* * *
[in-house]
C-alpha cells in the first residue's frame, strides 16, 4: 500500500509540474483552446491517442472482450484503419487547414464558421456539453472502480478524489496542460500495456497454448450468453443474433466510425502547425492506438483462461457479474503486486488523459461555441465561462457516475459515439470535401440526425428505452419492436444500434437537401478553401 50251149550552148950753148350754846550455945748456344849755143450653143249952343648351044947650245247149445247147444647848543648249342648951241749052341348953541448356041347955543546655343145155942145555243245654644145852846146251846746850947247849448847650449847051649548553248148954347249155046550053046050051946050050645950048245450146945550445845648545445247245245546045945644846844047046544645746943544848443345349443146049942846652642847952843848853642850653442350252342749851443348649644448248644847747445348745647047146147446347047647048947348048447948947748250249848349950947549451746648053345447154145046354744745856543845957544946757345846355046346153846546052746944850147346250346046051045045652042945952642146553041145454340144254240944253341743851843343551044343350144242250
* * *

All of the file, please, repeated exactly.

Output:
[in-house]
C-alpha cells in the first residue's frame, strides 16, 4: 500500500509540474483552446491517442472482450484503419487547414464558421456539453472502480478524489496542460500495456497454448450468453443474433466510425502547425492506438483462461457479474503486486488523459461555441465561462457516475459515439470535401440526425428505452419492436444500434437537401478553401 50251149550552148950753148350754846550455945748456344849755143450653143249952343648351044947650245247149445247147444647848543648249342648951241749052341348953541448356041347955543546655343145155942145555243245654644145852846146251846746850947247849448847650449847051649548553248148954347249155046550053046050051946050050645950048245450146945550445845648545445247245245546045945644846844047046544645746943544848443345349443146049942846652642847952843848853642850653442350252342749851443348649644448248644847747445348745647047146147446347047647048947348048447948947748250249848349950947549451746648053345447154145046354744745856543845957544946757345846355046346153846546052746944850147346250346046051045045652042945952642146553041145454340144254240944253341743851843343551044343350144242250